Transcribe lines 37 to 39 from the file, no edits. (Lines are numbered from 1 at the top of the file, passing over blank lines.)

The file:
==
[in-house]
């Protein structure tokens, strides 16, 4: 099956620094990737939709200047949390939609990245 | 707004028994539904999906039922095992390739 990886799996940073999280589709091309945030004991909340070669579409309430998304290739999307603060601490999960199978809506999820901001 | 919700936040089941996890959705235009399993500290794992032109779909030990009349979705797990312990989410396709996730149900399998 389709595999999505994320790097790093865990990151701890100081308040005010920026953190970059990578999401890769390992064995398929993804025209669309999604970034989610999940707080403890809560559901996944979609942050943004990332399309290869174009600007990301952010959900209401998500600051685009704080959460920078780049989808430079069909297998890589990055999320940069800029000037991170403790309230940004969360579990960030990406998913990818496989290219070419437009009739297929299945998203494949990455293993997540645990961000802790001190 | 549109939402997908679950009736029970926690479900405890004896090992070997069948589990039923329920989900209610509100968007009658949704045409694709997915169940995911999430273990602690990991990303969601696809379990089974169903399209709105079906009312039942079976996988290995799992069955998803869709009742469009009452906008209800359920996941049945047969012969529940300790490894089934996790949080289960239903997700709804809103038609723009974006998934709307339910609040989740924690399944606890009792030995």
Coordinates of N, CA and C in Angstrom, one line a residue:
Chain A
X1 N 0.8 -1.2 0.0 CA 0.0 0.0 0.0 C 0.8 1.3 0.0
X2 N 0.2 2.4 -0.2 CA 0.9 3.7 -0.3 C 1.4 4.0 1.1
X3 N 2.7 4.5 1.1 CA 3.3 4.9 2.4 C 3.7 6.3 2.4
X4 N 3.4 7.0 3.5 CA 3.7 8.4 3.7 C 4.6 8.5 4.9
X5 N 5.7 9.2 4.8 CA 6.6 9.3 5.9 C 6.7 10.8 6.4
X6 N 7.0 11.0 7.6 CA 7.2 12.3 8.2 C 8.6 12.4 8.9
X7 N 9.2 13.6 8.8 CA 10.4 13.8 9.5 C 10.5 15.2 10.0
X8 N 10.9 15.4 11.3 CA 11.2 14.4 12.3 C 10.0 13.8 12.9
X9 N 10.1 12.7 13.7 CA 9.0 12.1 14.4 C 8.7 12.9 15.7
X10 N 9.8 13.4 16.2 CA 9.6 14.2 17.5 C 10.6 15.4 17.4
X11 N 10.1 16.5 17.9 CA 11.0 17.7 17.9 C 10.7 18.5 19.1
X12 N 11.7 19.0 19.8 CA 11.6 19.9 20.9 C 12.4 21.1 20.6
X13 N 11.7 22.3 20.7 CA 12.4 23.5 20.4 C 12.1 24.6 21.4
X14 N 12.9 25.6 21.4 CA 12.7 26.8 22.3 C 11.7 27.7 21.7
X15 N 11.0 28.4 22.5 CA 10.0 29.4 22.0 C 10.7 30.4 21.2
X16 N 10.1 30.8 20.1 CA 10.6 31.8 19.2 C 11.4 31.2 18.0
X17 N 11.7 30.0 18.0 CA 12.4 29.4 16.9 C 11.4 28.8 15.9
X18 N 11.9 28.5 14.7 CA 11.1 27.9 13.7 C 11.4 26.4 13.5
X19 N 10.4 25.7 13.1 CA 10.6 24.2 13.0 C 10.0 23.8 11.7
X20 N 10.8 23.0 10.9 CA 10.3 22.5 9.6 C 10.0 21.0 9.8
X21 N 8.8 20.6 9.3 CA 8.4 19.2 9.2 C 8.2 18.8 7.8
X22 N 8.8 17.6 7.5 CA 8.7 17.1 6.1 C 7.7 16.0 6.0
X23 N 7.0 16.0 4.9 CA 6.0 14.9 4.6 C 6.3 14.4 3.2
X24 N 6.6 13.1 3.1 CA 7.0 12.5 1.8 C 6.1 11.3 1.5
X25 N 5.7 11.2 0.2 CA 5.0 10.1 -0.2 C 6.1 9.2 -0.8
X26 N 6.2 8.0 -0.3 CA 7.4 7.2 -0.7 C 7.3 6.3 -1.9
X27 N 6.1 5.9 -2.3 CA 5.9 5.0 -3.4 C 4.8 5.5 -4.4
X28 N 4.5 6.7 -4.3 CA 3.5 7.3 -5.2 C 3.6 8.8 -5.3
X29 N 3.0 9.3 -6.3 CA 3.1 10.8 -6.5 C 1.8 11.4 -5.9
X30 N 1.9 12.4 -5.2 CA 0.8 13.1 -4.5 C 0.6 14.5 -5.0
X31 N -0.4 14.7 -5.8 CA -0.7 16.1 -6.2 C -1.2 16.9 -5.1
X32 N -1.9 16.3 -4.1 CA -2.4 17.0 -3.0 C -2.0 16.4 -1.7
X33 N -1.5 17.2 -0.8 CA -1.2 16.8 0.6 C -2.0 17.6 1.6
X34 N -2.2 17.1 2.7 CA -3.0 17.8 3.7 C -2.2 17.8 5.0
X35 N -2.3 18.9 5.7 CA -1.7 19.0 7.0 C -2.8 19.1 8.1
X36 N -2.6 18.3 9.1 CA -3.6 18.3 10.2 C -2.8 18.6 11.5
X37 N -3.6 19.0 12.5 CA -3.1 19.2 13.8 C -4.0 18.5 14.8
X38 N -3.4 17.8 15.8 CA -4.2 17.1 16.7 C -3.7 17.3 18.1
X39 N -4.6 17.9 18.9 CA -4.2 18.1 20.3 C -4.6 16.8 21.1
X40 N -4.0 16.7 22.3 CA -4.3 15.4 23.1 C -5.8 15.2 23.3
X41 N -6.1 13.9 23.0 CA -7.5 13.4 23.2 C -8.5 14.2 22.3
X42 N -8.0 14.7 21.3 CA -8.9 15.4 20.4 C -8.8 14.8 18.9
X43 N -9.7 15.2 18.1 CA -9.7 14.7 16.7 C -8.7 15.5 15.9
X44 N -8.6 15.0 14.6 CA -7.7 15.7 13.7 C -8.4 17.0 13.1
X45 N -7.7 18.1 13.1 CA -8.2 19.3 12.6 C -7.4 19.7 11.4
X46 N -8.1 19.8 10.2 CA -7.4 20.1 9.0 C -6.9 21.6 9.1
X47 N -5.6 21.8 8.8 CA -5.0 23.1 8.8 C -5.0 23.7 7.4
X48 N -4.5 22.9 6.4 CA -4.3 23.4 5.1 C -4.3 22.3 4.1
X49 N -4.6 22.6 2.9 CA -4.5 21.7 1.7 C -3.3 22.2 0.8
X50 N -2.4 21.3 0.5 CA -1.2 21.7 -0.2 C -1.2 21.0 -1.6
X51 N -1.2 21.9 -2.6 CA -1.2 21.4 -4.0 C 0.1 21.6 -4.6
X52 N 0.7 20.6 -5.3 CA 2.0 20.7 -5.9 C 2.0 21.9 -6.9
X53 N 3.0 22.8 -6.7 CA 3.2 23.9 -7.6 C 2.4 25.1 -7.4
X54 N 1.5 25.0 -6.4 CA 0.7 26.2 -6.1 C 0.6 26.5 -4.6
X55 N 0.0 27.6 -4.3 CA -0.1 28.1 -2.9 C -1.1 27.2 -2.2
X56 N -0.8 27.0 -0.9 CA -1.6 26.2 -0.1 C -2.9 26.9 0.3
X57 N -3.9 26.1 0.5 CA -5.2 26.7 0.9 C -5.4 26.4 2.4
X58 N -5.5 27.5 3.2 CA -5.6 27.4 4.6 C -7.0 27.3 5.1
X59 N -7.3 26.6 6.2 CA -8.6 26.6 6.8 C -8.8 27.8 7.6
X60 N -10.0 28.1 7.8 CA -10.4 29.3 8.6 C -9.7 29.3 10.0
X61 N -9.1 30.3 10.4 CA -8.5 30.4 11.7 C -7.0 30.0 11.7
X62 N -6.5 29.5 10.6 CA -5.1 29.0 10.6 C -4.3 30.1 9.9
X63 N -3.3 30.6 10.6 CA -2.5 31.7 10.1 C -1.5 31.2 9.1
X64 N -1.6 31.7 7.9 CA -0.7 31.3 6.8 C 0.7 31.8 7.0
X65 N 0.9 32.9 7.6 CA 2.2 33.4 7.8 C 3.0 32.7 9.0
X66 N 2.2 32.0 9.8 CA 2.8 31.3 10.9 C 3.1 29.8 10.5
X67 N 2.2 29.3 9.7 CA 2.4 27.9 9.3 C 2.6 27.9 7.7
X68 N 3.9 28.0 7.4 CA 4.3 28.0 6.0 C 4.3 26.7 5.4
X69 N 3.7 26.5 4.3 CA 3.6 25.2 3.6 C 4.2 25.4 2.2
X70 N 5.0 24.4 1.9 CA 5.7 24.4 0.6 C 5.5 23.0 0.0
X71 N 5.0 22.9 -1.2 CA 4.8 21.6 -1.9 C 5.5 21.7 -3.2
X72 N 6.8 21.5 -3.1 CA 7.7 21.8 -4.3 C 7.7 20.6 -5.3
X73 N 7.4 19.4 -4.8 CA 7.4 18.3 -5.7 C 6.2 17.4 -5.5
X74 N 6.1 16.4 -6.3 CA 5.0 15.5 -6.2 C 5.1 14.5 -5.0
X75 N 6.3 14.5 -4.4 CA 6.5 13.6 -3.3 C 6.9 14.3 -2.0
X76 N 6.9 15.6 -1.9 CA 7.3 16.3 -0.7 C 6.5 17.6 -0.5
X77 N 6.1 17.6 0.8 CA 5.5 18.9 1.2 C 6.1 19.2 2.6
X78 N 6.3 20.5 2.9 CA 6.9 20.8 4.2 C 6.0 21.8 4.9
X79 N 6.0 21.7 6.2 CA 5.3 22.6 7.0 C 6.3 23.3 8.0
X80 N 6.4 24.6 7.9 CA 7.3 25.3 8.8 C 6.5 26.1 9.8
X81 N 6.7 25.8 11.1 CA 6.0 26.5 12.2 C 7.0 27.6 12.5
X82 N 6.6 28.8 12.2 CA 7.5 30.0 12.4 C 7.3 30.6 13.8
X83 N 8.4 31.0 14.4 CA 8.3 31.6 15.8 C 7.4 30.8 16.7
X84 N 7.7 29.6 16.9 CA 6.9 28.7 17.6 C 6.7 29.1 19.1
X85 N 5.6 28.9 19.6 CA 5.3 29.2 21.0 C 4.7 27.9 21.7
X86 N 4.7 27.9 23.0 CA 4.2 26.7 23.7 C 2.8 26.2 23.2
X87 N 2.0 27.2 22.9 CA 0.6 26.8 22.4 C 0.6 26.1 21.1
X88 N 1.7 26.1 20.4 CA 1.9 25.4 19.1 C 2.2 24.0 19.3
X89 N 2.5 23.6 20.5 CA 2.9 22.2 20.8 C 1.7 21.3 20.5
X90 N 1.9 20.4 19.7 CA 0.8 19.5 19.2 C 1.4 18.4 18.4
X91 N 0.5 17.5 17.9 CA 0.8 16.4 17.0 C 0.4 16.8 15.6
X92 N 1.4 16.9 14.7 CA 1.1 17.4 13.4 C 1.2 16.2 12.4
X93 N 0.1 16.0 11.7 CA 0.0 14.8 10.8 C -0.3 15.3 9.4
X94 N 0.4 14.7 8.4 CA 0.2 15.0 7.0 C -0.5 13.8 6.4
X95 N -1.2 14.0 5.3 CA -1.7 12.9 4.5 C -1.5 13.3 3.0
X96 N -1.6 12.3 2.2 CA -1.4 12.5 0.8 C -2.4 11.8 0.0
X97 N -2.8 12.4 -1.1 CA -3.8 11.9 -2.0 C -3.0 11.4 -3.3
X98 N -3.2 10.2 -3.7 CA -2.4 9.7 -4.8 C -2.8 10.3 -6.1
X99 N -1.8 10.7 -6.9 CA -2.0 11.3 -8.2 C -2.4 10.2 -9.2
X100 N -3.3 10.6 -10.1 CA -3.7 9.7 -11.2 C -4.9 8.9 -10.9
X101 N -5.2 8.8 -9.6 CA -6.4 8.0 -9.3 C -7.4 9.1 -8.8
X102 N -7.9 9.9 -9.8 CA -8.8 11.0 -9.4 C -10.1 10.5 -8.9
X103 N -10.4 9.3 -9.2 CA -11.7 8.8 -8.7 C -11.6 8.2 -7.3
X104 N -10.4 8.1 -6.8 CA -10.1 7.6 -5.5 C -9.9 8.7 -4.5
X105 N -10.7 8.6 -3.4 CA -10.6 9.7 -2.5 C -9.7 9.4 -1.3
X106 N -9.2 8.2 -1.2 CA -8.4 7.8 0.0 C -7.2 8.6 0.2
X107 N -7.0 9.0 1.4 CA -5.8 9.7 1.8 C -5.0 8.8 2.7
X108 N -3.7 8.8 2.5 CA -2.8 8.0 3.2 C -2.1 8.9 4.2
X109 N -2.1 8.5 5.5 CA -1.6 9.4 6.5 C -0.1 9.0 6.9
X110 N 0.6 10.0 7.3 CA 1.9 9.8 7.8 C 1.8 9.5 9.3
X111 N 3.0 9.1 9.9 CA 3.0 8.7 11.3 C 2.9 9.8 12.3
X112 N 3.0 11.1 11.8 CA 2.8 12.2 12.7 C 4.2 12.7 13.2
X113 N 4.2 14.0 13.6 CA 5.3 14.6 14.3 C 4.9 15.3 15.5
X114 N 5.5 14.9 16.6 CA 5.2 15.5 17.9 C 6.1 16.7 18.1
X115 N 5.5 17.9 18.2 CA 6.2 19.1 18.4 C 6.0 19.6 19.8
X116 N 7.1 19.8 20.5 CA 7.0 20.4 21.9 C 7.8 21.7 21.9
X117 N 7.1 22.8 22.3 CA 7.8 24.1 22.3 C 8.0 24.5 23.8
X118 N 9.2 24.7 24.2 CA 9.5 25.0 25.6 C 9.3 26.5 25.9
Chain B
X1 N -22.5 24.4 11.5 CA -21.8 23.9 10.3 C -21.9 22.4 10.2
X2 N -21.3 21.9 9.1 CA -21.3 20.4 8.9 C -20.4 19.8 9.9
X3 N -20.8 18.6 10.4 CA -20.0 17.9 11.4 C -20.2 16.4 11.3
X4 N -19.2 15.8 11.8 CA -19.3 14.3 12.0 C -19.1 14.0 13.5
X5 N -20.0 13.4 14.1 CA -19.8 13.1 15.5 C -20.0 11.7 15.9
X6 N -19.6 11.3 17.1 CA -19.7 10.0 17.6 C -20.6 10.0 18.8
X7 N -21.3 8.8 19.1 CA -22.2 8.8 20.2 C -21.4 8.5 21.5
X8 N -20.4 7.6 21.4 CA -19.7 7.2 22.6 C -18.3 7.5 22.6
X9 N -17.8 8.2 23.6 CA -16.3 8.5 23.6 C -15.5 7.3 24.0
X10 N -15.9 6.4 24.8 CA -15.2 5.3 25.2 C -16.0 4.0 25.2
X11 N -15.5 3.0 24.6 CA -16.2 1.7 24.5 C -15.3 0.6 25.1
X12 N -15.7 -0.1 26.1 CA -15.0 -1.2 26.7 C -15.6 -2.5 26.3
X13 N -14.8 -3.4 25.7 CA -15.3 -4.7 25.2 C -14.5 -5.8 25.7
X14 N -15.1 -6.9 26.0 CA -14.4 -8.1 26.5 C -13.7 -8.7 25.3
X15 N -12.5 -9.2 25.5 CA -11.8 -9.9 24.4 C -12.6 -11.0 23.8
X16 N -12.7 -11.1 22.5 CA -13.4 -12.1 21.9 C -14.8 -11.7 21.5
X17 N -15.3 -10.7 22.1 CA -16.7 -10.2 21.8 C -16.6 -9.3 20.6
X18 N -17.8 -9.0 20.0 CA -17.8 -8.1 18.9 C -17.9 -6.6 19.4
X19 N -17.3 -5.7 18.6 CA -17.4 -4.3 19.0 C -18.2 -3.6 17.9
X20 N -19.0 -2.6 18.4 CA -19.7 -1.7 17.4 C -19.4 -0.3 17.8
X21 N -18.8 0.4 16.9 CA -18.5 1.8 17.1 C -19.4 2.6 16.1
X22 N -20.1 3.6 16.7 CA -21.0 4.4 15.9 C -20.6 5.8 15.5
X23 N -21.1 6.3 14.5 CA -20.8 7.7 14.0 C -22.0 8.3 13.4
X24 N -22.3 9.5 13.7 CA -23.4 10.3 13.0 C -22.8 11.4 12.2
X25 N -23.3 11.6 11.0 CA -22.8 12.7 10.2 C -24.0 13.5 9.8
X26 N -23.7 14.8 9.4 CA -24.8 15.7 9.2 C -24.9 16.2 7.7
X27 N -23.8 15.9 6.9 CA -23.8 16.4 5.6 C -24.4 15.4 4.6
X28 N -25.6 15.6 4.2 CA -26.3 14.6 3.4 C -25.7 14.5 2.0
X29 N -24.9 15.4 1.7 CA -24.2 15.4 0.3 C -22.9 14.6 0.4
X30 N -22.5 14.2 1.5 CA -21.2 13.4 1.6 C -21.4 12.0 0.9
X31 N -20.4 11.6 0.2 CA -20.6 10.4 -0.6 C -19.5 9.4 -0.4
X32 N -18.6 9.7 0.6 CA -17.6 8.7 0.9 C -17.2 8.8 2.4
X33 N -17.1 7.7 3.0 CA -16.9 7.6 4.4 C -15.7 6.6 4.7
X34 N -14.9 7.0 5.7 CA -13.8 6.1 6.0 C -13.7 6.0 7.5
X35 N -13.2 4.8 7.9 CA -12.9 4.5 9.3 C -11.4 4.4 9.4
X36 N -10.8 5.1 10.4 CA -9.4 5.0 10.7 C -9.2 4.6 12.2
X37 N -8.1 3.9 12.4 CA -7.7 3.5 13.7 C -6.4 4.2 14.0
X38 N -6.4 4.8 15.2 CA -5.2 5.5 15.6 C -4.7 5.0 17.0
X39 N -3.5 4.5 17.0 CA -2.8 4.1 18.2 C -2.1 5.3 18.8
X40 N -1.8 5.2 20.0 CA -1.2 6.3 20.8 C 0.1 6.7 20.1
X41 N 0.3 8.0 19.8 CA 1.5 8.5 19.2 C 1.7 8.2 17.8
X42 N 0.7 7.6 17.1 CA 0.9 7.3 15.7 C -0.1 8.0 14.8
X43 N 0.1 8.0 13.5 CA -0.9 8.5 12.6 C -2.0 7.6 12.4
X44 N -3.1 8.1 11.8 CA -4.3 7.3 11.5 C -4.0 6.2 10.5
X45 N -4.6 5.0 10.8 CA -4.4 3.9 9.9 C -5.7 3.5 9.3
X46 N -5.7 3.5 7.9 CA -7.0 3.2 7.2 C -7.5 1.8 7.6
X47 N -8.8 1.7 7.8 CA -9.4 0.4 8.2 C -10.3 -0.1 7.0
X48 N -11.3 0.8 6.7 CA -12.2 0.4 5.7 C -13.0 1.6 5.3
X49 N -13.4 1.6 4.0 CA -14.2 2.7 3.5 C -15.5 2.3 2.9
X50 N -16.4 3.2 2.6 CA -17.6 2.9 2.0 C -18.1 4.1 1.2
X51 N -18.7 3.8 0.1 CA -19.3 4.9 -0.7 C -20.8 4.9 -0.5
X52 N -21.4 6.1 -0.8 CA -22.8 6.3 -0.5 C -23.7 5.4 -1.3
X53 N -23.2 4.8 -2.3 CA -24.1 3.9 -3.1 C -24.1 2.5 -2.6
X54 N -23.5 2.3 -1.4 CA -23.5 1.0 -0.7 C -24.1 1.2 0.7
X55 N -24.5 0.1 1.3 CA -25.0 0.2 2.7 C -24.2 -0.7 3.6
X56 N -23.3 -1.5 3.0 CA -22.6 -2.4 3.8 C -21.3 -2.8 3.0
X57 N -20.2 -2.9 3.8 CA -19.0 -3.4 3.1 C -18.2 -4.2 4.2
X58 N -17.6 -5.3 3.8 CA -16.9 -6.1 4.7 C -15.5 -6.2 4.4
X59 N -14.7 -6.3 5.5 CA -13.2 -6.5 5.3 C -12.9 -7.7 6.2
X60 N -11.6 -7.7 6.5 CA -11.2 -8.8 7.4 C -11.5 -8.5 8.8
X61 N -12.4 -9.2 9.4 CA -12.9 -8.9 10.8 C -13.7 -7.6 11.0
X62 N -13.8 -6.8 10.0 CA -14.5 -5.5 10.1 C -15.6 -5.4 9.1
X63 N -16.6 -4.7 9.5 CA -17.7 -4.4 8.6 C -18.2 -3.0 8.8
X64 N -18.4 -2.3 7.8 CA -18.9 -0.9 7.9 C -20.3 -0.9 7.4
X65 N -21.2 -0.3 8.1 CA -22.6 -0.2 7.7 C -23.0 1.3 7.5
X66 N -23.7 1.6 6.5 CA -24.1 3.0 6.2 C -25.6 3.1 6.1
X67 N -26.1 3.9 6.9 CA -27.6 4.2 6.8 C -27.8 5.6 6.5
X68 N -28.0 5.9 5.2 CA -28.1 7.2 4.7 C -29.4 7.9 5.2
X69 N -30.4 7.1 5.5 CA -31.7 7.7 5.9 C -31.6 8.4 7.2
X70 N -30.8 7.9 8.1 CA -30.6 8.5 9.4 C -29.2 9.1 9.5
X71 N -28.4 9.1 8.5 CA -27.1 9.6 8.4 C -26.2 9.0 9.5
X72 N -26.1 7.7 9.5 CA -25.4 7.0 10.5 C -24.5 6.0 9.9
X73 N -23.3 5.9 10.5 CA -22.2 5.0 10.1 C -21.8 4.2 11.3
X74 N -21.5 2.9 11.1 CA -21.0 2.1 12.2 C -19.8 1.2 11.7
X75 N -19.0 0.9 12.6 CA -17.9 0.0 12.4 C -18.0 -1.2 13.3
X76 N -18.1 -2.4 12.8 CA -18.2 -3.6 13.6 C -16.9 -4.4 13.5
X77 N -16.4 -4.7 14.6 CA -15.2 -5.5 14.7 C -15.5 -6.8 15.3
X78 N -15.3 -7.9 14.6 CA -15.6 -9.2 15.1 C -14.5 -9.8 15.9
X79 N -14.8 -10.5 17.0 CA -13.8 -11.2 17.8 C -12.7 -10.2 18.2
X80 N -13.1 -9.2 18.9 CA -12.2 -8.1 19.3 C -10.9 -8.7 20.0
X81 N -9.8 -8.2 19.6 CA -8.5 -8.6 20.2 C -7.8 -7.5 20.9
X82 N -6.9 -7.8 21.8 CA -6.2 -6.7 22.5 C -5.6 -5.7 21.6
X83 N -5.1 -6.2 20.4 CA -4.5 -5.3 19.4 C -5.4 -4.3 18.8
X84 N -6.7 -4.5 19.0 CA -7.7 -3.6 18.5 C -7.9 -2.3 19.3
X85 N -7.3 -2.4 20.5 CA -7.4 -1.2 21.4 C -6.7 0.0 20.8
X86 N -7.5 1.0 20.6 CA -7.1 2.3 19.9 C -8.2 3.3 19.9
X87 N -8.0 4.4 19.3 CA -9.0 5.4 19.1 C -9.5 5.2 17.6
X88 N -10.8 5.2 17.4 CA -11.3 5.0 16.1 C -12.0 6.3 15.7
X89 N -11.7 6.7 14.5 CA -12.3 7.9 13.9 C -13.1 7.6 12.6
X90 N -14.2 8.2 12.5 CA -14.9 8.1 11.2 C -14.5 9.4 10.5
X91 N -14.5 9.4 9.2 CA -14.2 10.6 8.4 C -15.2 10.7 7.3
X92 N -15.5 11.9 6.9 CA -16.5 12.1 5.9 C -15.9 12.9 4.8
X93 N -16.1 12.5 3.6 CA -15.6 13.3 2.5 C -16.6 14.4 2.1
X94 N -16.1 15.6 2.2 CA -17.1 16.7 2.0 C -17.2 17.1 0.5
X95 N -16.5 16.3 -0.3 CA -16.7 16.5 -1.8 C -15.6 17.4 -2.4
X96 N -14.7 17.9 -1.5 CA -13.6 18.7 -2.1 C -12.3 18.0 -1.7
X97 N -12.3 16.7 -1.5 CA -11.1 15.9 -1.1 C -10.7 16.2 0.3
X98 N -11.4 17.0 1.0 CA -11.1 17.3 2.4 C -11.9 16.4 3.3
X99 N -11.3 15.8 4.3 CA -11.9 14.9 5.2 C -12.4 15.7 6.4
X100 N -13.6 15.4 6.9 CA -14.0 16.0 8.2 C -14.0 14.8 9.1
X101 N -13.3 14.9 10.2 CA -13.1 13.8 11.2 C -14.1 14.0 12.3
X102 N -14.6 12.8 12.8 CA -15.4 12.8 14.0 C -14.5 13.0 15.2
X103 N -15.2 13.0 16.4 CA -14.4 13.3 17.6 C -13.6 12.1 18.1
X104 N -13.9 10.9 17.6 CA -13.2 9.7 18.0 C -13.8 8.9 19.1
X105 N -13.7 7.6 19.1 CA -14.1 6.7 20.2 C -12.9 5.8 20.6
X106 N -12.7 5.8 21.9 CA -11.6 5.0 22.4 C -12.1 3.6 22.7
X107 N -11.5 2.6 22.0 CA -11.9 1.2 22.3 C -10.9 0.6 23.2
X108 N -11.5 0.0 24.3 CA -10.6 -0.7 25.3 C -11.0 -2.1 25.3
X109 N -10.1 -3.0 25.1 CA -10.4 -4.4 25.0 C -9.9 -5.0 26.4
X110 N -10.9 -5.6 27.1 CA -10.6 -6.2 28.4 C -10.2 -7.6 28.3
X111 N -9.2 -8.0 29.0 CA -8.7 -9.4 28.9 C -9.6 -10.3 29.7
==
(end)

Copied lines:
X33 N -1.5 17.2 -0.8 CA -1.2 16.8 0.6 C -2.0 17.6 1.6
X34 N -2.2 17.1 2.7 CA -3.0 17.8 3.7 C -2.2 17.8 5.0
X35 N -2.3 18.9 5.7 CA -1.7 19.0 7.0 C -2.8 19.1 8.1